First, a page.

# Occultation by 10 Hygeia, Sep 6/7 2002

On the night of Sep 6/7, 2002, Tracy Davis and Michael Richmond observed asteroid 10 Hygeia pass in front of the star TYC 1244-00595-1. Hygeia is a large asteroid -- approximately 400 km in diameter -- and so the shadow it casts covers a large area on Earth. You can see the predicted trail of the shadow on this map (taken from the excellent Asteroid Occultation Updates page run by Steve Preston).

The occultation was predicted to last up to 138 seconds, much longer than most. Because the target star was relatively faint, magnitude 11.7, we decided not to use a video camera, but instead take CCD images. Earlier experiments with our intensified video camera on the 10-inch Meade showed that it gives poor results (a scatter of almost 0.2 mag) on stars of tenth magnitude.

In order to take images as rapidly as possible, we binned the chip 3x3 and defined a sub-frame containing only 117 x 100 pixels. Using unfiltered 1-second exposures, we were able to acquire images every 4.2 seconds. Here's a sample image, oriented so North is down and East to the right.

The object at lower left is a combination of the asteroid and TYC 1244-00595-1; the asteroid is slightly brighter (mag 11.3 vs. mag 11.7). The alignment wasn't perfect when this picture was taken; the asteroid hasn't moved in front of the star quite yet. We should see two points of light, very close together. However, the Earth's atmosphere blurs them together into a single blob.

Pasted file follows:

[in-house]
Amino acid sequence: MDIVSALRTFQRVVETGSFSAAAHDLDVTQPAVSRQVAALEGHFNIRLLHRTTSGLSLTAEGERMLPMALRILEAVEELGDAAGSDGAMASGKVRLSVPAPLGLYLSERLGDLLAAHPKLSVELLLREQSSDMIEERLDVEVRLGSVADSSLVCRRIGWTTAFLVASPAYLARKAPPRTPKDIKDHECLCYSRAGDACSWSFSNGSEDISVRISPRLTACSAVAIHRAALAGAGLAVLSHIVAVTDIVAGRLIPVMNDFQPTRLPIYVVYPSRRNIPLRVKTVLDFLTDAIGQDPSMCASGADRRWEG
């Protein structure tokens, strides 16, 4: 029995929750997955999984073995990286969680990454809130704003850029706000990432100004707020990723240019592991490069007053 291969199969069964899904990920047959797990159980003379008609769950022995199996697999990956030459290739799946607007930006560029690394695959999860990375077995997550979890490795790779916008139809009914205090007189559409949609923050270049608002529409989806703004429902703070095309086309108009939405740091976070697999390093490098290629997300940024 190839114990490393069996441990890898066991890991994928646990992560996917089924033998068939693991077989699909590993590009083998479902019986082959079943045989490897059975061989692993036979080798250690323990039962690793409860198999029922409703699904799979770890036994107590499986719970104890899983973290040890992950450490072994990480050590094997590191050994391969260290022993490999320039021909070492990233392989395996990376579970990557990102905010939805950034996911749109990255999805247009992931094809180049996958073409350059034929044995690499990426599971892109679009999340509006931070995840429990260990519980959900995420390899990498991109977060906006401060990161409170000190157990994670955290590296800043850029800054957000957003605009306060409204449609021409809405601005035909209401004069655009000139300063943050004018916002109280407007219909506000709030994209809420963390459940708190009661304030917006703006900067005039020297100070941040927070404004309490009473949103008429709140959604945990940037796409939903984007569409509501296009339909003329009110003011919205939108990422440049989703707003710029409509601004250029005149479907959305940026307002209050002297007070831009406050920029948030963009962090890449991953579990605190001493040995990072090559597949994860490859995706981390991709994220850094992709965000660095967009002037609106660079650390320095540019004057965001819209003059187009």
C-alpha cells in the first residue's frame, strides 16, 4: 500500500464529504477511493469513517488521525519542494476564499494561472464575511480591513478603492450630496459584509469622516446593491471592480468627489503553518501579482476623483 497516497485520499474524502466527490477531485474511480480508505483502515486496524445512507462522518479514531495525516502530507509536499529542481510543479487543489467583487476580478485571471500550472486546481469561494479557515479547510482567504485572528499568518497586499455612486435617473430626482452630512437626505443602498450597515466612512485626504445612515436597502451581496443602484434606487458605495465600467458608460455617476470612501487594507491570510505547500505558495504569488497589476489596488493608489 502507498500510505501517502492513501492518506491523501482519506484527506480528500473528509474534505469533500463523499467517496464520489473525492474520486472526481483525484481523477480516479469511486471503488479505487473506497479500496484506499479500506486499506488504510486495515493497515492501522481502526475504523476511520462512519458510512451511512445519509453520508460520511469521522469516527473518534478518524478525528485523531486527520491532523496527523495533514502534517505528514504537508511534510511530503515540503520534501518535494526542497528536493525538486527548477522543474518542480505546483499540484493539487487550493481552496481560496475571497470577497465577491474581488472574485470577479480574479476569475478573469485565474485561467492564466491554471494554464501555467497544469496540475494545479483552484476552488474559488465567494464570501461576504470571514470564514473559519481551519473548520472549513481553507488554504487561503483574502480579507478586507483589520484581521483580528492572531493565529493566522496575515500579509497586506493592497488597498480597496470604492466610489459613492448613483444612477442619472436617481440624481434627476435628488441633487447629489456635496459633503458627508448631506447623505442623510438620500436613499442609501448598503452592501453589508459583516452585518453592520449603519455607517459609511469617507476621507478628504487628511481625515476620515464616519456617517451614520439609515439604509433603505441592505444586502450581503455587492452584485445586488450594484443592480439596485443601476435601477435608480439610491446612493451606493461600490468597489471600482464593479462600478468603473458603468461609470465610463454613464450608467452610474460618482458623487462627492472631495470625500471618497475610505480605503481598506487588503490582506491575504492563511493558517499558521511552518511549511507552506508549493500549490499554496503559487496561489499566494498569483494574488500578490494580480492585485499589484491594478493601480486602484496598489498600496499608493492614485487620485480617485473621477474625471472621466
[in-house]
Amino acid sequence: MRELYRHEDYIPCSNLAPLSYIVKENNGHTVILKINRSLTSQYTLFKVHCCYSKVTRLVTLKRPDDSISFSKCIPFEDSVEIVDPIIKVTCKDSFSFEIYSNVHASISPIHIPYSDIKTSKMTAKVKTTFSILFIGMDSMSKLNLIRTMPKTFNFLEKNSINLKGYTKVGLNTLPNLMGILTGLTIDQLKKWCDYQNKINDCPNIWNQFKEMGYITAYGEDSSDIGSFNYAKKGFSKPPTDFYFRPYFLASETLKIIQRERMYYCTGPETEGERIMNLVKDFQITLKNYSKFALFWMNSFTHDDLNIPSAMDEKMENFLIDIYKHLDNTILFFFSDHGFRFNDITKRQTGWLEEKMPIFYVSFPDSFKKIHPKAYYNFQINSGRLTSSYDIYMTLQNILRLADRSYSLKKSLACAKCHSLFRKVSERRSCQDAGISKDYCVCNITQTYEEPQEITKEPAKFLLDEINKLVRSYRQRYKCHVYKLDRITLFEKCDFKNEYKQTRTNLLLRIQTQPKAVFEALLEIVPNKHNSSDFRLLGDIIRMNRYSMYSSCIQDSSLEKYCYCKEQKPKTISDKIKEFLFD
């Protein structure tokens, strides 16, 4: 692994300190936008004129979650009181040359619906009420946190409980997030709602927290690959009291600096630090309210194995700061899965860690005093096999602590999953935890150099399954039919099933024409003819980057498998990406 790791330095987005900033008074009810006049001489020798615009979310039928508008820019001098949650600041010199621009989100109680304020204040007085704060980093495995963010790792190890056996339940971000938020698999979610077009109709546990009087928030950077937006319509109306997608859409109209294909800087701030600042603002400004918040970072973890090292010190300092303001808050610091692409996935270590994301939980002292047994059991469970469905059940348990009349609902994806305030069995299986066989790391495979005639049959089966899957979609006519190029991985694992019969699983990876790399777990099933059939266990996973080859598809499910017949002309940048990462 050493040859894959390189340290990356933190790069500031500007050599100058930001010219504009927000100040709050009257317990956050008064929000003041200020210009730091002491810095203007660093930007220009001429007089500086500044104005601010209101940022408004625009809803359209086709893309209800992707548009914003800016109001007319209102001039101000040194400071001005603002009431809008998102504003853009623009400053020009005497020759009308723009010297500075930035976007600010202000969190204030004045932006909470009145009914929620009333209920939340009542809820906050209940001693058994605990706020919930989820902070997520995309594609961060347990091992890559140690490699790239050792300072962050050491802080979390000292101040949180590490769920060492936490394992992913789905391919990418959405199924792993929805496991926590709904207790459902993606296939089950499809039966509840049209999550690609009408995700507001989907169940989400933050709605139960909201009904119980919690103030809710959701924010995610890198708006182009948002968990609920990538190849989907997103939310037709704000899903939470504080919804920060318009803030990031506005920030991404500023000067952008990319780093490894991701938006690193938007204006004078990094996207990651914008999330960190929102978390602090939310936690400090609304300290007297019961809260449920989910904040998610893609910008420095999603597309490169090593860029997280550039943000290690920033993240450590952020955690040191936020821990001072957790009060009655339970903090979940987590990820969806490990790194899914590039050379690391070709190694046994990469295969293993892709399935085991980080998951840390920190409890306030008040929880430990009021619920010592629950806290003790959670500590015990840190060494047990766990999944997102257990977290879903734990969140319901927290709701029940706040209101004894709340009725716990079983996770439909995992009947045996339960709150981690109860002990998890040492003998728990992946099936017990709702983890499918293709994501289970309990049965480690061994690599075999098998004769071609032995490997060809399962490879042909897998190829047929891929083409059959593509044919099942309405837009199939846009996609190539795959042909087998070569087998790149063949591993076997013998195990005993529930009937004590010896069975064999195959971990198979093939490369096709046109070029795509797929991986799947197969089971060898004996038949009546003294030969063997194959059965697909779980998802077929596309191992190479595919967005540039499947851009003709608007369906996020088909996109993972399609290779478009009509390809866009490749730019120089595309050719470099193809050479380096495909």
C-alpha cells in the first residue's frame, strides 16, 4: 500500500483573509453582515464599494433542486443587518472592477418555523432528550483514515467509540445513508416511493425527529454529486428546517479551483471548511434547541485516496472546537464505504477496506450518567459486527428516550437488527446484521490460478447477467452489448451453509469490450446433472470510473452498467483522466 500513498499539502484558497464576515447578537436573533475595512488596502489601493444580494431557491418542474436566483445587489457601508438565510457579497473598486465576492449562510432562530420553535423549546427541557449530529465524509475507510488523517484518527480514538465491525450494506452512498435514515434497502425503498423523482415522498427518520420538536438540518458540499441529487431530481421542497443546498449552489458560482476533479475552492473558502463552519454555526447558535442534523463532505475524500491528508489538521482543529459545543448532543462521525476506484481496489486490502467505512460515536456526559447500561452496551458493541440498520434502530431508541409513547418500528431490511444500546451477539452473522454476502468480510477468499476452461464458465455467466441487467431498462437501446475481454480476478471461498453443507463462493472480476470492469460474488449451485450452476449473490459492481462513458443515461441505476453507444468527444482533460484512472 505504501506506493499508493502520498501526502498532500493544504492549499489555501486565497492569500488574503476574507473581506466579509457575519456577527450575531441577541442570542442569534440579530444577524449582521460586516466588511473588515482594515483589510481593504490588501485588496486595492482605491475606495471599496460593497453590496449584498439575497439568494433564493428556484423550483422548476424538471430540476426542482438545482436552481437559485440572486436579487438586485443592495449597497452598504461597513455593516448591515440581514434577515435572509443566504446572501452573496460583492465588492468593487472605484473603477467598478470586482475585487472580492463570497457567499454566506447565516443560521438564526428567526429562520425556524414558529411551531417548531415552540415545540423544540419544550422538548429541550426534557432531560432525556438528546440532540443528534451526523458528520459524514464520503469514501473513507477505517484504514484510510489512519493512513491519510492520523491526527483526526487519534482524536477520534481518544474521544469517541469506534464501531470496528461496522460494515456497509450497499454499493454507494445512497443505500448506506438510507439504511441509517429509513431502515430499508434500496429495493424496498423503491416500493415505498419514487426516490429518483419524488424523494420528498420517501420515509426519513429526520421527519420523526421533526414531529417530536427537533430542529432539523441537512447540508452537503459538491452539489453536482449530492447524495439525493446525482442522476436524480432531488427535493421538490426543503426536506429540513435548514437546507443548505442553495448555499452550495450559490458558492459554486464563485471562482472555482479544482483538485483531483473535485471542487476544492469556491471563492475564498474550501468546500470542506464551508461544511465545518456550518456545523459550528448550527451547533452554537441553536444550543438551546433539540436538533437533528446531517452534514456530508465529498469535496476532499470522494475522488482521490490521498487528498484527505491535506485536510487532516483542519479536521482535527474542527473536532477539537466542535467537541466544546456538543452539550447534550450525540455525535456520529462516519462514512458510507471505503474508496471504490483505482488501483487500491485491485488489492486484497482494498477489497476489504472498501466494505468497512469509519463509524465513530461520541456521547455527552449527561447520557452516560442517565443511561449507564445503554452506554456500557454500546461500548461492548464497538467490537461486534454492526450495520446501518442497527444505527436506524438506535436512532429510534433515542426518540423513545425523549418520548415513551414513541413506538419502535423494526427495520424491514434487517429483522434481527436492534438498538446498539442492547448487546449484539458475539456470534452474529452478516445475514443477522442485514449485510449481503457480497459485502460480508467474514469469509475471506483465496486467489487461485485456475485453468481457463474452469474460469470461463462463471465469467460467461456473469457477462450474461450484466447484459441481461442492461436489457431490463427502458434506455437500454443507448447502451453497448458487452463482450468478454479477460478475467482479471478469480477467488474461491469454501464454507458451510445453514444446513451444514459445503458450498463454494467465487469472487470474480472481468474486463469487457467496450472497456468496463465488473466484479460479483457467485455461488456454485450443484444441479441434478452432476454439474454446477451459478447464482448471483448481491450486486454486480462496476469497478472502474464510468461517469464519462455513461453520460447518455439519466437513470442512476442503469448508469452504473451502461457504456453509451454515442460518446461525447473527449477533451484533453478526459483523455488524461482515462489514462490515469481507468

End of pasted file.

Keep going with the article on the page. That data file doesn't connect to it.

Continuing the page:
We started taking pictures at UT 2002 Sep 7 03:52:48, and finished at 04:09:32, taking a total of about 200 images. We measured the brightness of all three objects:

• "A", the bright star at upper center (mag Vt = 8.69)
• "B", the combined light of Hygeia and TYC 1244-00595-1
• "C", the faint star to the left of "A" (mag R = 13.6)

Here's a graph showing the magnitude of each object as a function of image index (and you can look up the time corresponding to each index if you want):

The pink crosses show the difference between the magnitude of objects A and B. It's clear that we detected the occultation.

This graph shows a closeup of our measurements around the time of occultation:

Below is an animated GIF made from images spanning the occultation. Can your eye detect the dip in brightness as Hygeia blocks the light of the star?